The Greek philosopher Plato, summarized what is to be in love as “a serious mental illness.” Both a “rapture” yet also “pure madness.”
Love is the Pandora’s box of human existence and both heaven and hell are contained within it. Once opened, you will be forever changed. Of that there is no doubt. To dine in heaven or wine in hell, love has not changed since Plato’s time.
In these dark times where pandemic viruses are terrifying, economic collapse and poverty are rife, and the internet has made human relationships a hollow thing of the past, this Lebanese Theatre Company, Zoukak, has dared to study this conundrum of ecstasy we call “love.”
The Love Project studies a succession of ephemeral moments that have defined people’s various journeys. The play is based on in-depth interviews with people who shared their real love stories.
The audience are also participants in this study, researched throughout this wondrous play. They are engaged and challenged in ways they could not fathom whilst taking their seats. Zoukak explores the human “need” of love with its audience from the first innocent inklings of infatuation, through the finality of loss as the inevitable, final stage of love.
The multiple stories form a journey where love between two human beings is both challenged and cleverly deciphered in ever changing monologues, with intelligence, sensitivity, depth and wit.
The seating is arranged so that intimacy between the cast and the audience is paramount from the start. The actors, Maya Zbib, Nasri Sayegh, Lamia Abi Azar, and Junaid Sarrieddeine begin reading sweet love letters to the audience. They engage them with deep eye contact, passion and heart; smashing down boundaries and intimately communicating one human being to another, soul to soul.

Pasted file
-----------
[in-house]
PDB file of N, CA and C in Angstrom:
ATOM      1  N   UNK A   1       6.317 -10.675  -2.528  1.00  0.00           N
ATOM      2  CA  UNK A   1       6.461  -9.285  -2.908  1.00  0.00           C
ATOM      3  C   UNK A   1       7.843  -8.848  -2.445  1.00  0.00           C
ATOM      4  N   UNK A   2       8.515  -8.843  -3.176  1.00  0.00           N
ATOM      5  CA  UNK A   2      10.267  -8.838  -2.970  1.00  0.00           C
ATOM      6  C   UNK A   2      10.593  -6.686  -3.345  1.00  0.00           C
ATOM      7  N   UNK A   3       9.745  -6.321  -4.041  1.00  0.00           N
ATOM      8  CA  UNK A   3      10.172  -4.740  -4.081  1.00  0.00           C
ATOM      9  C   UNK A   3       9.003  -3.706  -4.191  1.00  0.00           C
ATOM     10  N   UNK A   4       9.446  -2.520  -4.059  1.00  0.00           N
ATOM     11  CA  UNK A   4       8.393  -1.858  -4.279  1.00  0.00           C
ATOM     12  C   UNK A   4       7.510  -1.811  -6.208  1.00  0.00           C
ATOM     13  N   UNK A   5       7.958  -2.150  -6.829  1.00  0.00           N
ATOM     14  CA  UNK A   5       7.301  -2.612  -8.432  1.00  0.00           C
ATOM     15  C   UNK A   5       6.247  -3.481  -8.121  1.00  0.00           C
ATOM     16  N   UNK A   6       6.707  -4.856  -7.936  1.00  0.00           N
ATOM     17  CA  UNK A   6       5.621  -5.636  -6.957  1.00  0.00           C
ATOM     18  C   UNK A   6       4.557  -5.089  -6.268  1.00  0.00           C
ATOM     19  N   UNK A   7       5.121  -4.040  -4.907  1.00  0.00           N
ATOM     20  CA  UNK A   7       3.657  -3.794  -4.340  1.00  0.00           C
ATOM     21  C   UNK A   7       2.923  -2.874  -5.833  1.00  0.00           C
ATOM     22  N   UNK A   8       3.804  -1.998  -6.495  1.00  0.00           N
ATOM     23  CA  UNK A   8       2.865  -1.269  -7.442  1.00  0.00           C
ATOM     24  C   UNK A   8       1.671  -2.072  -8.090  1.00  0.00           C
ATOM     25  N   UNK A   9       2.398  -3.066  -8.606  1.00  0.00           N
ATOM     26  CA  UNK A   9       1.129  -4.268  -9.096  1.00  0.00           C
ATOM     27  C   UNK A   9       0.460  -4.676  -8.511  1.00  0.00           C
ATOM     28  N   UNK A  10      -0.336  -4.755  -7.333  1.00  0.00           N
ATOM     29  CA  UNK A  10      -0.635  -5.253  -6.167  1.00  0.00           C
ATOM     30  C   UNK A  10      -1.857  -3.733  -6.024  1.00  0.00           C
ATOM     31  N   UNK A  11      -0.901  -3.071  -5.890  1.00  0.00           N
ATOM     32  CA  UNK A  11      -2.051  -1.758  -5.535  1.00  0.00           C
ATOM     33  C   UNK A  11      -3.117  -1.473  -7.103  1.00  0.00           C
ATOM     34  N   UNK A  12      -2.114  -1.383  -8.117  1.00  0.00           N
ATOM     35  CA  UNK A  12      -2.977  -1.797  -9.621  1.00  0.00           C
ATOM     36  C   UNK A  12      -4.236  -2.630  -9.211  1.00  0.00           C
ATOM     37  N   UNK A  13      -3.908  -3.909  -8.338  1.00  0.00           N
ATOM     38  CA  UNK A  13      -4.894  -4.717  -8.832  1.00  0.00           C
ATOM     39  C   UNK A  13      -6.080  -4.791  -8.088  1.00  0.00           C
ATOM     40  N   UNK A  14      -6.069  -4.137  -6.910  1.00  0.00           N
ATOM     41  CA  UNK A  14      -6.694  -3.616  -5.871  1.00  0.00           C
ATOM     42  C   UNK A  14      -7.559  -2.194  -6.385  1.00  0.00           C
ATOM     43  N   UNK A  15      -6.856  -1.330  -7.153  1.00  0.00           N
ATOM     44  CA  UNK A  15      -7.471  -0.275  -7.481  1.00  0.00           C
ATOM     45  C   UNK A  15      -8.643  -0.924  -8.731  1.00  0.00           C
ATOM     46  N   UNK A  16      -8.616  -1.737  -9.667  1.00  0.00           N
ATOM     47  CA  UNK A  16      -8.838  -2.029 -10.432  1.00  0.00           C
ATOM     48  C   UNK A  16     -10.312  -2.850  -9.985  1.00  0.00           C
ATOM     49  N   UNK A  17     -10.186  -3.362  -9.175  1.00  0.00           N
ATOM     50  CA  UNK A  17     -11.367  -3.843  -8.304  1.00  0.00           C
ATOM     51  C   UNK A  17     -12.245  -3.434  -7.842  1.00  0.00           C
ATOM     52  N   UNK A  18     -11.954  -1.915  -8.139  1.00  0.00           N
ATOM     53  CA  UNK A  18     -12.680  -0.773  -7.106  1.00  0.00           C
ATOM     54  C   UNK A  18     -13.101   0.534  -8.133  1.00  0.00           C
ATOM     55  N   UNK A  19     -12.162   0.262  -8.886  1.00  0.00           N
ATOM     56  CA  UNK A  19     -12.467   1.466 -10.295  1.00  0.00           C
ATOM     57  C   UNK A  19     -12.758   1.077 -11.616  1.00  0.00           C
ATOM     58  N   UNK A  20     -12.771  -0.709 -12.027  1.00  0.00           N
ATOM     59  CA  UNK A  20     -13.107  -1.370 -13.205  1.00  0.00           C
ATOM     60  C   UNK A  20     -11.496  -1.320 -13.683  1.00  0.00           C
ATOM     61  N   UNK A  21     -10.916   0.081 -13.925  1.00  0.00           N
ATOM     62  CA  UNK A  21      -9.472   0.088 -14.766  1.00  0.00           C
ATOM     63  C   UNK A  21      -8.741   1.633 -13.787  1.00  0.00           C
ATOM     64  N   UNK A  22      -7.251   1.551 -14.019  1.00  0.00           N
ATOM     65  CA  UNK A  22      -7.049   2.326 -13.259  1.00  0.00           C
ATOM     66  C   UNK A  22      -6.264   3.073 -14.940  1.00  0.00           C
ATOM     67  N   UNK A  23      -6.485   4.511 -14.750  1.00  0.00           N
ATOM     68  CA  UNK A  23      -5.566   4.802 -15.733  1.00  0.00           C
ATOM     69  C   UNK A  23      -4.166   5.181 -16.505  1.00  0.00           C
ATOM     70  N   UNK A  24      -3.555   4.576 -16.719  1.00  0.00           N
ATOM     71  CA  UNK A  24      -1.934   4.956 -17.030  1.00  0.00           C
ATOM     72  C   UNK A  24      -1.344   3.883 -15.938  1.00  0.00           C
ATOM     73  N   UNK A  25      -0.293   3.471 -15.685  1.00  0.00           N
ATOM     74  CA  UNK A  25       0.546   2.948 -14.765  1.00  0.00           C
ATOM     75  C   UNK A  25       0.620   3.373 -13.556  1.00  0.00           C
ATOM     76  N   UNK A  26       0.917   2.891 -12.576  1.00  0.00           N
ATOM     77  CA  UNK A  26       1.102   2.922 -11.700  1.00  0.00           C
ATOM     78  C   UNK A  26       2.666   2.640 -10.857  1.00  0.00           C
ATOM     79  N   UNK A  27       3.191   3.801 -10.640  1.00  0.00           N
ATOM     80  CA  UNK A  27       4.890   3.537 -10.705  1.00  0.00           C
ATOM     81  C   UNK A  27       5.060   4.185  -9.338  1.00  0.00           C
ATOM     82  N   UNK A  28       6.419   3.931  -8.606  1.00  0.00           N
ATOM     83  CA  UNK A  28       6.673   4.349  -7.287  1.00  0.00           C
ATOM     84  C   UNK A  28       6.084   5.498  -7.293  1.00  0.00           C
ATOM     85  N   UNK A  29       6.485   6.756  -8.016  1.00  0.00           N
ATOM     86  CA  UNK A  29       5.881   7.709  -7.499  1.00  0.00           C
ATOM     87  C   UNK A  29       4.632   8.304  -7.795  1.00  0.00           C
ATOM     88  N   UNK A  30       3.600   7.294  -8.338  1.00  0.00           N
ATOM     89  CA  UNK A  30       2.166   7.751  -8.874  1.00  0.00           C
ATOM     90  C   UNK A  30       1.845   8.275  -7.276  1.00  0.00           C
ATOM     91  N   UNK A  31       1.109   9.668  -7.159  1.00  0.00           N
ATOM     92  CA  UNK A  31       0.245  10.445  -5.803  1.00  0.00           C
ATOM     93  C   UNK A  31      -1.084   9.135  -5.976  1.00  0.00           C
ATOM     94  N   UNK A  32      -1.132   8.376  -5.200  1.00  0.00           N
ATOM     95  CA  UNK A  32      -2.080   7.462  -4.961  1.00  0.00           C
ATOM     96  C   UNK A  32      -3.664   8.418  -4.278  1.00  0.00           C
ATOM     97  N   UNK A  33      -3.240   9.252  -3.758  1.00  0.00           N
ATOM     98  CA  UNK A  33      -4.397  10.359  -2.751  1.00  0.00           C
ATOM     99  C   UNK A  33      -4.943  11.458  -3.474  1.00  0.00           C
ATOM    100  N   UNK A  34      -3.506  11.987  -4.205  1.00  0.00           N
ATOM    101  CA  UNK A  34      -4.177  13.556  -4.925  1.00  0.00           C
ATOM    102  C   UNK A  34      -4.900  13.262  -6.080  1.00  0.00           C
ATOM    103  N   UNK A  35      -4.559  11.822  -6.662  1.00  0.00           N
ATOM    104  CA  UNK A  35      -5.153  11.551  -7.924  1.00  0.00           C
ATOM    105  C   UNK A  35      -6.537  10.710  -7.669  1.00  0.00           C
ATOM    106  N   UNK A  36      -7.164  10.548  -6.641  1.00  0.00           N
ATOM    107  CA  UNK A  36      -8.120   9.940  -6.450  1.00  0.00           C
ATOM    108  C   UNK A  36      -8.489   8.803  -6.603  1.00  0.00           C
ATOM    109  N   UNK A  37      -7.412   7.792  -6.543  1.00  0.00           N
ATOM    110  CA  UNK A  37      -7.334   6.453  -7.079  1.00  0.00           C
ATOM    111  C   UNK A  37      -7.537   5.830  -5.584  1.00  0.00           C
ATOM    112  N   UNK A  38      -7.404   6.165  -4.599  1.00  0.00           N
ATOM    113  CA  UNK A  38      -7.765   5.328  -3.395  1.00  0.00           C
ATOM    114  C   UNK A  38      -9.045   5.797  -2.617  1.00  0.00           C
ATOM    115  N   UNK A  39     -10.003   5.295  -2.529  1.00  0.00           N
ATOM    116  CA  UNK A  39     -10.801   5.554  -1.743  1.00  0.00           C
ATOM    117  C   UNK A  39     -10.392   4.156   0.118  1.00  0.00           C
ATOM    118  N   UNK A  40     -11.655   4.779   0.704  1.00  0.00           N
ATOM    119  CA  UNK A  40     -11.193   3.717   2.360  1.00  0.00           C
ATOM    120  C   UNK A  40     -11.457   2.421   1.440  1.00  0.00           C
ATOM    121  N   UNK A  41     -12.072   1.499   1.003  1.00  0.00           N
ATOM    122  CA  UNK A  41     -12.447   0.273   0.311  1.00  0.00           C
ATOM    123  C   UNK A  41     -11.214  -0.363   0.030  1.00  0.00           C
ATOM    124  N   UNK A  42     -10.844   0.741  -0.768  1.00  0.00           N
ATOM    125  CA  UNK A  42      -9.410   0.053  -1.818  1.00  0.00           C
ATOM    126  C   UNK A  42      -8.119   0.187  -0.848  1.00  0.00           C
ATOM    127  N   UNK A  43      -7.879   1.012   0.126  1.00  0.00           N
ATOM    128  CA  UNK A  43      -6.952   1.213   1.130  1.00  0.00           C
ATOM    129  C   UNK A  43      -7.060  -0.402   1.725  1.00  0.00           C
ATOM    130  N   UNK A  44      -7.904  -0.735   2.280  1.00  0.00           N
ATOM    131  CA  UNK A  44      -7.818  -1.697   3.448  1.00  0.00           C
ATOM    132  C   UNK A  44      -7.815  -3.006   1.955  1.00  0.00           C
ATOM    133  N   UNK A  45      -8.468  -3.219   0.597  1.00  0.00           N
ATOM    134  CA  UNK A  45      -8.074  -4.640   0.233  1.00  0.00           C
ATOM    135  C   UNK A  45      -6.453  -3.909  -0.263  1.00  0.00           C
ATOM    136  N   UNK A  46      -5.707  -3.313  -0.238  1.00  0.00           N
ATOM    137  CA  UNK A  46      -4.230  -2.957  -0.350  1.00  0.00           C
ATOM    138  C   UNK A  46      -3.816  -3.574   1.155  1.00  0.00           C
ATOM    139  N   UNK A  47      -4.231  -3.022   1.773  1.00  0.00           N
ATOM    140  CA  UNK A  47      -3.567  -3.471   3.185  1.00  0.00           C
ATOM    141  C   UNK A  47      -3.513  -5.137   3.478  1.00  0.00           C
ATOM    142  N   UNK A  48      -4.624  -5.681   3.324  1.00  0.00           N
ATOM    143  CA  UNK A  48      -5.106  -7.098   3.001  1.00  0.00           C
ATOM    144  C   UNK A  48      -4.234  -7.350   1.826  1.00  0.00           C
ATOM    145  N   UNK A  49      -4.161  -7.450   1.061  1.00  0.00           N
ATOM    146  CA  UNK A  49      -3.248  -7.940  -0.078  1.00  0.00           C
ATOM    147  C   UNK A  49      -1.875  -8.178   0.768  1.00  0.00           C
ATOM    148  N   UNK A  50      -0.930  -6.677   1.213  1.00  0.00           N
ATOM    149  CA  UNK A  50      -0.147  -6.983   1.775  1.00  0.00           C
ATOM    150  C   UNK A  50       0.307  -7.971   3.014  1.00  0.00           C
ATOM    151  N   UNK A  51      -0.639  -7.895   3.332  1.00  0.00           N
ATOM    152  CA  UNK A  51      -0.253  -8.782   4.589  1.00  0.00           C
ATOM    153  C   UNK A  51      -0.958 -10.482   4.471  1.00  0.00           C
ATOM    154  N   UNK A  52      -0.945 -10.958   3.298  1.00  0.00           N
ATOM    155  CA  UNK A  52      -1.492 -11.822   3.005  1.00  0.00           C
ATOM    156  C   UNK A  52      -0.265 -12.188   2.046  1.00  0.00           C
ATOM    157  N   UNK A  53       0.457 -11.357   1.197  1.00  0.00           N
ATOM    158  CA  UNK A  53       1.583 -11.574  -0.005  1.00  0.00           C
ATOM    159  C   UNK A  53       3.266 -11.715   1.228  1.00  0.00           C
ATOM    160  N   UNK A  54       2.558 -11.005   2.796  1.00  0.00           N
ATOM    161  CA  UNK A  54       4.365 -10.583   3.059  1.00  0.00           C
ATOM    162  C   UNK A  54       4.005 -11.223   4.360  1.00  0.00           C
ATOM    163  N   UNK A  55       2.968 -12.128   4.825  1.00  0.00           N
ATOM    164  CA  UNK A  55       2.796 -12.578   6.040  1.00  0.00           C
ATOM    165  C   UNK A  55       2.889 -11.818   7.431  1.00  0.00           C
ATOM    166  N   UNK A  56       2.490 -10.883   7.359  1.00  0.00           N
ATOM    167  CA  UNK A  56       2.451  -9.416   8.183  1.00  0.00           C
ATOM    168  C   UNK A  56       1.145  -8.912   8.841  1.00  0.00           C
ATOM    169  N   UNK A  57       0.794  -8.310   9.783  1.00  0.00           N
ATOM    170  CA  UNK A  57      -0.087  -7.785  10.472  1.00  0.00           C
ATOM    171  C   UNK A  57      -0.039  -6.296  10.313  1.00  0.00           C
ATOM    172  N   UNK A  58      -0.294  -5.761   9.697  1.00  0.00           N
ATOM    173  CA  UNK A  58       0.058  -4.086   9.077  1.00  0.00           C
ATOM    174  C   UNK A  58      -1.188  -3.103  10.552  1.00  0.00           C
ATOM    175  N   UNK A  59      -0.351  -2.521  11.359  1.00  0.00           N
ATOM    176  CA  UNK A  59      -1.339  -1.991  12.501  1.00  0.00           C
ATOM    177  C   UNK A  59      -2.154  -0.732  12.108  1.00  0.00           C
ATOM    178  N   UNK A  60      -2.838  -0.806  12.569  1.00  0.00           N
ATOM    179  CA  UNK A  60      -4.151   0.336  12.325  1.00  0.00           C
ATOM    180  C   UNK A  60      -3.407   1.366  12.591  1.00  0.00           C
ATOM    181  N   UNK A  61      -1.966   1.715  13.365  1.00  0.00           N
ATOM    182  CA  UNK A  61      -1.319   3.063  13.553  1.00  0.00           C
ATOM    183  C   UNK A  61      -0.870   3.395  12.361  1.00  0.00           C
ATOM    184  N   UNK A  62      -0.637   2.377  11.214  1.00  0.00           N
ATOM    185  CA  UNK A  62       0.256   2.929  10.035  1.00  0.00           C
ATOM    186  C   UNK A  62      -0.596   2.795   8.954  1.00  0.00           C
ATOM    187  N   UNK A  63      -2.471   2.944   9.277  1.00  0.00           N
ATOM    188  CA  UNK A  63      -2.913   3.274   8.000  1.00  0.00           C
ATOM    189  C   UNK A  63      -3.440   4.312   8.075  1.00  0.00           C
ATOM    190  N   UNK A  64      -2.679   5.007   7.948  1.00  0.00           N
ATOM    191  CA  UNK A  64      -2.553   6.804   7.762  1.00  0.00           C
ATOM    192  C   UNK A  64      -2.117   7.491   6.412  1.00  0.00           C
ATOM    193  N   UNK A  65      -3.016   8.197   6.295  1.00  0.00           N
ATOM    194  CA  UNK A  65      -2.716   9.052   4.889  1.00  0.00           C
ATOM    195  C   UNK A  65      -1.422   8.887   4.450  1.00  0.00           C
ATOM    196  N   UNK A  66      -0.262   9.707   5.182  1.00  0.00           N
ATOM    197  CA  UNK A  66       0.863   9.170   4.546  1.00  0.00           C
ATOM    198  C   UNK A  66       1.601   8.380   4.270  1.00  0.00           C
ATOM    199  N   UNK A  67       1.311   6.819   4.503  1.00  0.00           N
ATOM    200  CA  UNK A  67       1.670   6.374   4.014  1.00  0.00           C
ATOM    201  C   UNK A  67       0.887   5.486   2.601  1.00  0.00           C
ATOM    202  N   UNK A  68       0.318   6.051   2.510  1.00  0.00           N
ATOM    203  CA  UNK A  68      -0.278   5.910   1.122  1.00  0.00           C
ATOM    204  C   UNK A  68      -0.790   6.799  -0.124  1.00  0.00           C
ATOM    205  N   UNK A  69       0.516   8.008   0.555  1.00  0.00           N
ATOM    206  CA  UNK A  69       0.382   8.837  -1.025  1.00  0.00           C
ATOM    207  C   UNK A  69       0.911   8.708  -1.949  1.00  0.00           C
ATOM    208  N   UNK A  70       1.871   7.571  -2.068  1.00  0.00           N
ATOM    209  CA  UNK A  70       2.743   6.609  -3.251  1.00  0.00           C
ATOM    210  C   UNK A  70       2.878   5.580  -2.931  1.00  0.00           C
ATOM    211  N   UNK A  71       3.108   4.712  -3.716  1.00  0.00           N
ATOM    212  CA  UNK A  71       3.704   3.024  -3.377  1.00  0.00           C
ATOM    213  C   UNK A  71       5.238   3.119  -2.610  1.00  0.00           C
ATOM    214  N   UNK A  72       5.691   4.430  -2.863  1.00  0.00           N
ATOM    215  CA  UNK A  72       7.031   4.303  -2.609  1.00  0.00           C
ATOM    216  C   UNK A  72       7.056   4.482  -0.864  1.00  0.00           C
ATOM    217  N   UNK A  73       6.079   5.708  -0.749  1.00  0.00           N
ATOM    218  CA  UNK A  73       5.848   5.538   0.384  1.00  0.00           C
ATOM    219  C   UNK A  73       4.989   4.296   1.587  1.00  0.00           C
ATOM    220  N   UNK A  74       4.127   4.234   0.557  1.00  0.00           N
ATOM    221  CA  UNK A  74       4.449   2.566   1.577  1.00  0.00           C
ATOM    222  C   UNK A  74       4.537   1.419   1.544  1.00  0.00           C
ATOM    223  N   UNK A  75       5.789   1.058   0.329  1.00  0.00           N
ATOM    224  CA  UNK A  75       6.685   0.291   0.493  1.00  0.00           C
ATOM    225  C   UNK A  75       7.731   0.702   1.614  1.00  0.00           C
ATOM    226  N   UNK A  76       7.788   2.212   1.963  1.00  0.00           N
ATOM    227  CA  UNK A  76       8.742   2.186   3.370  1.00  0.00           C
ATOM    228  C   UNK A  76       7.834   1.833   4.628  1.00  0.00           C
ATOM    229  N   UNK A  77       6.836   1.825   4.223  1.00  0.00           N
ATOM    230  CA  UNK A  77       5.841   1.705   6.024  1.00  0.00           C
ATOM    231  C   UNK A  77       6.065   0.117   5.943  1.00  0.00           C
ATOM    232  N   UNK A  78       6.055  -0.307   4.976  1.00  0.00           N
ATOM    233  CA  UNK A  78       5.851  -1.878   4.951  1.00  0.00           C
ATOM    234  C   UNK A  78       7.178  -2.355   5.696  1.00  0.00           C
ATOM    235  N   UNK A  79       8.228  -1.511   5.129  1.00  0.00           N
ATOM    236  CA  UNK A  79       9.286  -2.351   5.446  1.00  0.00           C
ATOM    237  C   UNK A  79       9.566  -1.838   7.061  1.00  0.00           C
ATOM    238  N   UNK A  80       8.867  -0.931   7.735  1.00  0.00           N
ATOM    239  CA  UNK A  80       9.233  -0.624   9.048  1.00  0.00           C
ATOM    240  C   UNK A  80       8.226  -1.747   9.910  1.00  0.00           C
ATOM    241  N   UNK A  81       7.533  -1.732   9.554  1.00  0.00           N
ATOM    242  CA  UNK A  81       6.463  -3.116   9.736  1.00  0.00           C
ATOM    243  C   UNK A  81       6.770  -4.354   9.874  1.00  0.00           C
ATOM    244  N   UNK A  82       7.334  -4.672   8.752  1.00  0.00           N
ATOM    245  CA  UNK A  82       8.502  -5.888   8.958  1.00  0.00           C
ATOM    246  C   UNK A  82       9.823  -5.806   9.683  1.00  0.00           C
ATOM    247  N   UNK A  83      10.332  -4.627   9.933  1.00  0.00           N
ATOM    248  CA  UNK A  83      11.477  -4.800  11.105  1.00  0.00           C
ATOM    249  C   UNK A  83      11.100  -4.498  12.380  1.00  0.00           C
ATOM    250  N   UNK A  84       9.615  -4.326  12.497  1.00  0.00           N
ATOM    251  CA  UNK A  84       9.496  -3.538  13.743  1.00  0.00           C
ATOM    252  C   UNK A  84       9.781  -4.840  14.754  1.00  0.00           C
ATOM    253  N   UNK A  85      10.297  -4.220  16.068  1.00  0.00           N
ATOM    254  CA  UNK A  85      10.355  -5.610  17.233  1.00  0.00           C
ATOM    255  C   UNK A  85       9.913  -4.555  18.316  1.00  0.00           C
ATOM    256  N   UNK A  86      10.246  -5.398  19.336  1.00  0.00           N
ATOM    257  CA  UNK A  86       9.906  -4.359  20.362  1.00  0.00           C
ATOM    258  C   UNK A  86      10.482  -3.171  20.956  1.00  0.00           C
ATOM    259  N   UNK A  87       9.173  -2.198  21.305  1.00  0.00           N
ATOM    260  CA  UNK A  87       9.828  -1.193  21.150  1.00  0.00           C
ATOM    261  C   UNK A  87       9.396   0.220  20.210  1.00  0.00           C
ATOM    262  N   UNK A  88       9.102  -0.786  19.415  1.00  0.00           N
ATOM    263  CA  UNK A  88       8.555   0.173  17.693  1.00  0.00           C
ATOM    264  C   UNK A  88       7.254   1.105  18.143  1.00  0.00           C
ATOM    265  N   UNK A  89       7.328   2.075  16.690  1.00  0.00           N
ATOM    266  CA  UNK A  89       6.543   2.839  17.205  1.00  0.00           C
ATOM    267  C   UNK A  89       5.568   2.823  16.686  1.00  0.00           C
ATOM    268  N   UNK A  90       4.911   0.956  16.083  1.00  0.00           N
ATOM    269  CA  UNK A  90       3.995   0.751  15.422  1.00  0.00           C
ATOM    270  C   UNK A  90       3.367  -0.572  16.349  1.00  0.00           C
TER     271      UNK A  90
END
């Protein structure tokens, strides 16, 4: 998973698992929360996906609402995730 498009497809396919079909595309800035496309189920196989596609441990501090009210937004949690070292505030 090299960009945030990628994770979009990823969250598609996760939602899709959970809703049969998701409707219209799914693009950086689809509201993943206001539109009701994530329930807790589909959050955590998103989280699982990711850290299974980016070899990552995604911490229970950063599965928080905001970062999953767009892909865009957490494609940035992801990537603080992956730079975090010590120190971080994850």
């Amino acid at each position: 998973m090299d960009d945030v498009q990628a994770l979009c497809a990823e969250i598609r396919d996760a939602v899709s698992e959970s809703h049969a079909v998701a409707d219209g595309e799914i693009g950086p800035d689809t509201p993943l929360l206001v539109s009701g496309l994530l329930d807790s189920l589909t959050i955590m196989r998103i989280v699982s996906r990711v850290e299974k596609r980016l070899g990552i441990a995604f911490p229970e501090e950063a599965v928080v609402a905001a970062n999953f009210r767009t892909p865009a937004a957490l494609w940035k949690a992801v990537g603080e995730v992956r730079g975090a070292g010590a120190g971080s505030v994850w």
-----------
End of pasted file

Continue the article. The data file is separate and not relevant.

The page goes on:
Each story is followed by a caress of lips, a whisper in the ear, a soft hand brushing across the hair of random audience members. Sayegh and Sarrieddine then expertly build on these themes with their next story. Senses are aroused and spirits engaged in a kind of “love spelt out for dummies” beginning.
The cast are playing out those innocent early days where interest and infatuation find their way coyly to becoming what we know as love. It reminds the audience of their own sensations of falling in love with one another; empathizing with them, in a shared human experience as far back as childhood.
The brilliant director Maya Zbib used food as a way of explaining some of the complexities of love. The audience is brought through the craving for a certain dish, to being totally full and utterly sick of eating the same thing, to craving something new and different to eat. The scene is subtle, profound, and extremely funny!
The actors’ improvisational skills are on display and do not disappoint. Inspired by the stories they collected during their conducted study, the cast adapts brilliantly, becoming the audience’s spokesperson.
Boundaries of time, language, age, sex, beliefs are seemingly cast away effortlessly. Love is of course intrinsic to all human beings. We know its seductive dance all too well; its beauty and its terror. The cast’s men mesh into a female role and visa versa, leaving no doubt in the audience as to the new transitions occurring.